Injury is the leading cause of death among people under age of 45 and the leading cause of potential years of life lost. A new study by Shahzeer Karmali and colleagues in this issue of CMAJ shows aboriginal Canadians are at much higher risk of sustaining severe trauma.
This population-based, observational study quantified the impact of injury, both fatal and nonfatal on the Aboriginal community within the Calgary Health Region, which comprises over 1 million urban and rural inhabitants.
The study found that Aboriginal Canadians were nearly four times as likely than the reference population in the Calgary Health Region to sustain severe trauma (257.2 v. 68.8 per 100 000; relative risk [3.7, 95% confidence interval [CI] 3.0-4.6). Aboriginal Canadians were found to be at significantly increased risk of injuries resulting from motor vehicle crashes (RR 4.8, 95% CI 3.5-6.5), assault (RR 11.1, 95% CI 6.2-18.6) and traumatic suicide (RR 3.1, 95% CI 1.4-6.1).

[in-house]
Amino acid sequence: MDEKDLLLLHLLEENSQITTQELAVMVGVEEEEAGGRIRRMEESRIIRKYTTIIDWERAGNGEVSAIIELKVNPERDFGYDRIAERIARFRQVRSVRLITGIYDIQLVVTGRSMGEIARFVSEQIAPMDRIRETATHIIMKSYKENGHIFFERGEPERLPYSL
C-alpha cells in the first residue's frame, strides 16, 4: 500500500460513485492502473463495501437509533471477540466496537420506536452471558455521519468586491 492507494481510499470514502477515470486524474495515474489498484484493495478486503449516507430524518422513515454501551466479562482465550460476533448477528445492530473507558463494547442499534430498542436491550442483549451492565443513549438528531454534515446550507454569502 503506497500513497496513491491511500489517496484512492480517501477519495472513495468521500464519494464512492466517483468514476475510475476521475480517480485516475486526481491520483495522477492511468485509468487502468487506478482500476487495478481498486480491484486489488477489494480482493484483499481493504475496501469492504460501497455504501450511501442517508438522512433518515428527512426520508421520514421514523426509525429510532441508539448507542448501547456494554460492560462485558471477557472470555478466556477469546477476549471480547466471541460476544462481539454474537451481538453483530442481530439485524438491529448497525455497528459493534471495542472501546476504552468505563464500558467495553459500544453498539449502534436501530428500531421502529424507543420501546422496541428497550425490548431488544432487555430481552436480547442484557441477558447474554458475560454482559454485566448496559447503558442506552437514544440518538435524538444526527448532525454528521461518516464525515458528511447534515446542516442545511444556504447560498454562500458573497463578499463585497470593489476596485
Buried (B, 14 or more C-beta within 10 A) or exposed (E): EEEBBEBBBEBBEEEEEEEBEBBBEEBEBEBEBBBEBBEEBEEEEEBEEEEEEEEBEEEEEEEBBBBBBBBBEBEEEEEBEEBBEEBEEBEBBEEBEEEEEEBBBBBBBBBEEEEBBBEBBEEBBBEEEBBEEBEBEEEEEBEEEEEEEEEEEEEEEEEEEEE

The authors also report that the main cause of trauma resulting in severe injuries and death among Aboriginal Canadians was motor vehicle crashes. Also, Aboriginal Canadians had a 10-fold greater risk of injury secondary to assault and a 3-fold greater risk of traumatic suicide.
In a related commentary, Dr. Nadine Caron outlines a process that must be undertaken first begin to understand such statistics and then to address them. From the outset, however, she warns that "each step in this vital process cannot be done for Canada's Aboriginal population; it can only be done with us."
Source: Eurekalert & othersLast reviewed: By John M. Grohol, Psy.D. on 21 Feb 2009
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Two roads diverged in a wood, and I--
I took the one less traveled by,
And that has made all the difference.
-- Robert Frost